Now investing in solar panels to remove reliance on the grid and acquiring a new oscillating grape de-stemmer and press which will result in “less phenolic juice and a purer wine”, the farm is going strong with distribution deals through some of the largest retailers in the country, but for much of those early years, it was extremely touch-and-go.

“We built the business up from scratch and I underestimated the amount of capital needed to start a wine business. The investment in infrastructure (we have housing for 20 families), vineyards, wine cellar, stock and debtors is significant and the margins are low. When I started in 1997 interest rates were 25% and there were times when I thought we wouldn’t make it,” he says casually adding that it was twelve years before Iona started to make any profit. “It was my sole endeavour, I didn’t have a back door and had no option but to succeed.”

Since Iona’s first steps into viticulture, the Elgin valley has become host to a number of other wine farms including Shannon, Oneiric and Highland’s Road and is now a recognised wine destination.

Meeting Rozy

Andrew and his team at Iona.

Before that happened Gunn met and married Rozy a sheep farmer’s daughter from the Karoo whose childhood practical knowledge and the creativity of her life as a sculptor made her both an excellent partner and perfect asset for a wine farm.

“She has a real affinity and sympathy for nature and this is expressed in all she does, from being a mother, wife, partner and farmer,” he says. “She continues to give me a balanced view and perspective of what is really important in life, which is not striving for material possessions.”

The pair can often be seen on the farm, eating meals together, or strolling the land with their dogs, truly enjoying the rewards of the hard work put in over the early years. As a fan of golf and “cars of all descriptions” one can’t help but feel Andrew is finally living the life he imagined when first he set eyes on the Atlantic ocean from the then ramshackle stoep of the homestead.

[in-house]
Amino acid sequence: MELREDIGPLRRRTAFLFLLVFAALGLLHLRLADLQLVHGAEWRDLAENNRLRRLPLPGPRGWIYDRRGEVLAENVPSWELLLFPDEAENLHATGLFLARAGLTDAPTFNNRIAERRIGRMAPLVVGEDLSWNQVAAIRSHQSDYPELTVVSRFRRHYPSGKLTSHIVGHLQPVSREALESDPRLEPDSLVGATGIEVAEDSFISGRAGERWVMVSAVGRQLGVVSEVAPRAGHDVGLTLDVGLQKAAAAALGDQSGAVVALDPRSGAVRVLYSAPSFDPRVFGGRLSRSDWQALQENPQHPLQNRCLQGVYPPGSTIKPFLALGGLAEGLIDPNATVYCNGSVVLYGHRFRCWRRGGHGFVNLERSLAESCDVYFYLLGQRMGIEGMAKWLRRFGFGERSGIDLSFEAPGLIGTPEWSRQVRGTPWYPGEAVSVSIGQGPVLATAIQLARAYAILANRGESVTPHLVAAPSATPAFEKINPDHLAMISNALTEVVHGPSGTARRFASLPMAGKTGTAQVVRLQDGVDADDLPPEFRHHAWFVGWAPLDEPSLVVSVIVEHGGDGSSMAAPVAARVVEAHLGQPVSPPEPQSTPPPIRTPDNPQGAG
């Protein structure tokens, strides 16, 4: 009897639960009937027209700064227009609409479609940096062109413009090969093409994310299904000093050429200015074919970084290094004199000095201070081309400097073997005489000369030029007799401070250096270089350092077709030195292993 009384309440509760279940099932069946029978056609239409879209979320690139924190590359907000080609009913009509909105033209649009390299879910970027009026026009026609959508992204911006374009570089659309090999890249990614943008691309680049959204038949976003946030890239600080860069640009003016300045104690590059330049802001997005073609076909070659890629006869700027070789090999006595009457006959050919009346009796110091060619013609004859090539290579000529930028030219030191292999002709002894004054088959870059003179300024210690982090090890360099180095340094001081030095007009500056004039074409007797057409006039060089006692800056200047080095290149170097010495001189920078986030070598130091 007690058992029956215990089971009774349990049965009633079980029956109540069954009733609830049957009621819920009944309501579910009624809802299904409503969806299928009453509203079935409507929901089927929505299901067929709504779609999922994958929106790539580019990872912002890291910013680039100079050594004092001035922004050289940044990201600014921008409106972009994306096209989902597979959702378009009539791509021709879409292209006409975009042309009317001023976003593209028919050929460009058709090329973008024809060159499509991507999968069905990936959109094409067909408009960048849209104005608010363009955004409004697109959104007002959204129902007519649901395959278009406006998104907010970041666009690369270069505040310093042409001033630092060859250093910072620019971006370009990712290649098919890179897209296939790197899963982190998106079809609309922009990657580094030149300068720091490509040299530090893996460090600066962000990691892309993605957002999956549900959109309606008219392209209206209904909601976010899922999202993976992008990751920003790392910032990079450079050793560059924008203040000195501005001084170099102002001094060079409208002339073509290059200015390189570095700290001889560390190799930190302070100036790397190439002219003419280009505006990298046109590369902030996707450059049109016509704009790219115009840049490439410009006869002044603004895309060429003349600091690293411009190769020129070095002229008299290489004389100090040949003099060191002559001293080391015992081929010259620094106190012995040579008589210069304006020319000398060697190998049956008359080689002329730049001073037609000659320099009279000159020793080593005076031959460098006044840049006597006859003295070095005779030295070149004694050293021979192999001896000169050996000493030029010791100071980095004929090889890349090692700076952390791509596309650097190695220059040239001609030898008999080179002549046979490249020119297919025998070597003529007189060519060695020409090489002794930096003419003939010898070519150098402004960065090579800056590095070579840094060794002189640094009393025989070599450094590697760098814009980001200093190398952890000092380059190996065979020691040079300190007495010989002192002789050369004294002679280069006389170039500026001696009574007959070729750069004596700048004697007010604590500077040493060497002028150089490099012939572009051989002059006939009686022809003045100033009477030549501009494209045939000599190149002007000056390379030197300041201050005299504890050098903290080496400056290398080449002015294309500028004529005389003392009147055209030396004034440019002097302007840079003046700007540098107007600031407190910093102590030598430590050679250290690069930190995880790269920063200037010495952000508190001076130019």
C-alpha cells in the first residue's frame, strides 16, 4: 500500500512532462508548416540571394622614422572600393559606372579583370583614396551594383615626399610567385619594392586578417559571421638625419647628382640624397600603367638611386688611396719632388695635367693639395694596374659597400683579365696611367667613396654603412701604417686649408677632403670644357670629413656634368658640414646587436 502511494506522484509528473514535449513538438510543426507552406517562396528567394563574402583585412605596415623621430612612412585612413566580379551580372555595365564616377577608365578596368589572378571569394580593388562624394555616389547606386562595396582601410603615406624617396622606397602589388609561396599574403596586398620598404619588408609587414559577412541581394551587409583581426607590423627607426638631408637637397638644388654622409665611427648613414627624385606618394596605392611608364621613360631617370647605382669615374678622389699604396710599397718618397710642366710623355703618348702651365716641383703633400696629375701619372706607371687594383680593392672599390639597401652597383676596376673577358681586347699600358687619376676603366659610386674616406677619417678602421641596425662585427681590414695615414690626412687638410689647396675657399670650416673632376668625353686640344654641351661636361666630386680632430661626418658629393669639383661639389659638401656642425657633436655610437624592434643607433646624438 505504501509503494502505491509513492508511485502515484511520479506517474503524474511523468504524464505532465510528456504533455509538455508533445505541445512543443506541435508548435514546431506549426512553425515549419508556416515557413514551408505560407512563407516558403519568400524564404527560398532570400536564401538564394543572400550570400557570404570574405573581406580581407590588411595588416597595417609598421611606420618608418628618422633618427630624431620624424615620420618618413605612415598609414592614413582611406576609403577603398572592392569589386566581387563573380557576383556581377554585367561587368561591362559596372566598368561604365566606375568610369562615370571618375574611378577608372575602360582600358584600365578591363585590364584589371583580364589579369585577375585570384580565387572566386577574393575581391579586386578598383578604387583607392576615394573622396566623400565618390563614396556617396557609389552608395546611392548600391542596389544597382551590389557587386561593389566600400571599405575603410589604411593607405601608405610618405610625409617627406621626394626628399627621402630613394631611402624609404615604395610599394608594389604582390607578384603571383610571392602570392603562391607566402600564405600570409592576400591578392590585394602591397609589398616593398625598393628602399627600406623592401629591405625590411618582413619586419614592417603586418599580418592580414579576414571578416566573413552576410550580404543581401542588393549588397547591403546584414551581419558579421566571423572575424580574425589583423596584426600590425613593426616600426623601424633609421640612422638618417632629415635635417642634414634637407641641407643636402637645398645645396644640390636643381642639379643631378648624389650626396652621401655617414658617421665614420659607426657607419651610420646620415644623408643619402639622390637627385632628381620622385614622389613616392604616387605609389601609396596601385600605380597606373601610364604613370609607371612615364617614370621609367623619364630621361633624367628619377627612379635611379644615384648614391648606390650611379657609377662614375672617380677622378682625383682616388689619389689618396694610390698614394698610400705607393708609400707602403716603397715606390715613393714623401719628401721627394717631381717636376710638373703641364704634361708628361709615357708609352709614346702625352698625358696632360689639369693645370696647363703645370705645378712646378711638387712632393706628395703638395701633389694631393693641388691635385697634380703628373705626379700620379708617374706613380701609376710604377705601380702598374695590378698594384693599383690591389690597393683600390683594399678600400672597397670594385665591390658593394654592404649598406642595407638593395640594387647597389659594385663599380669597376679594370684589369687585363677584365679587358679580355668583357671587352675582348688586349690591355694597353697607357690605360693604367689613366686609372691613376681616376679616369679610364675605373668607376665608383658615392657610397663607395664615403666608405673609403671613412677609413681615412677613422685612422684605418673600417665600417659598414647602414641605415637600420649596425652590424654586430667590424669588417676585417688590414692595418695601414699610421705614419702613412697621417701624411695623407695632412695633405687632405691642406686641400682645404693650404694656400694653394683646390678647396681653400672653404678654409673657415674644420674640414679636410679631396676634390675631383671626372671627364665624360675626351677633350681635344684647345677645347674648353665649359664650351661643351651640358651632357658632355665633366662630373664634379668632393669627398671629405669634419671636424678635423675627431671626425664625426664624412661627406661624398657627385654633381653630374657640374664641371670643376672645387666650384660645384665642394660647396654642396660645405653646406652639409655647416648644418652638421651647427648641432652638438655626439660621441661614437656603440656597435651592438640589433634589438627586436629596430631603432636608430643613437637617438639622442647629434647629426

“I love what I do, I am adopting more of an executive chairman’s role now and have the most wonderful team of young, energetic, people in the Iona Family who all contribute to our success,” he says while also revealing that he is well aware of just how fortunate he is.

“We live in the most beautiful place and feel very privileged to have an endeavour that I can continue to mentor and be part of well into my dotage,” he adds, explaining that he hopes too to spend more time “as a privileged South African” to contribute to changing the lives of those who have had less opportunity.

Given all this, it’s therefore unsurprising that he has no regrets.

“Some things happened that were out of my control which resulted in new directions and opportunities, but largely, decisions have consequences and if we grow and become wiser from them, life can only get better.”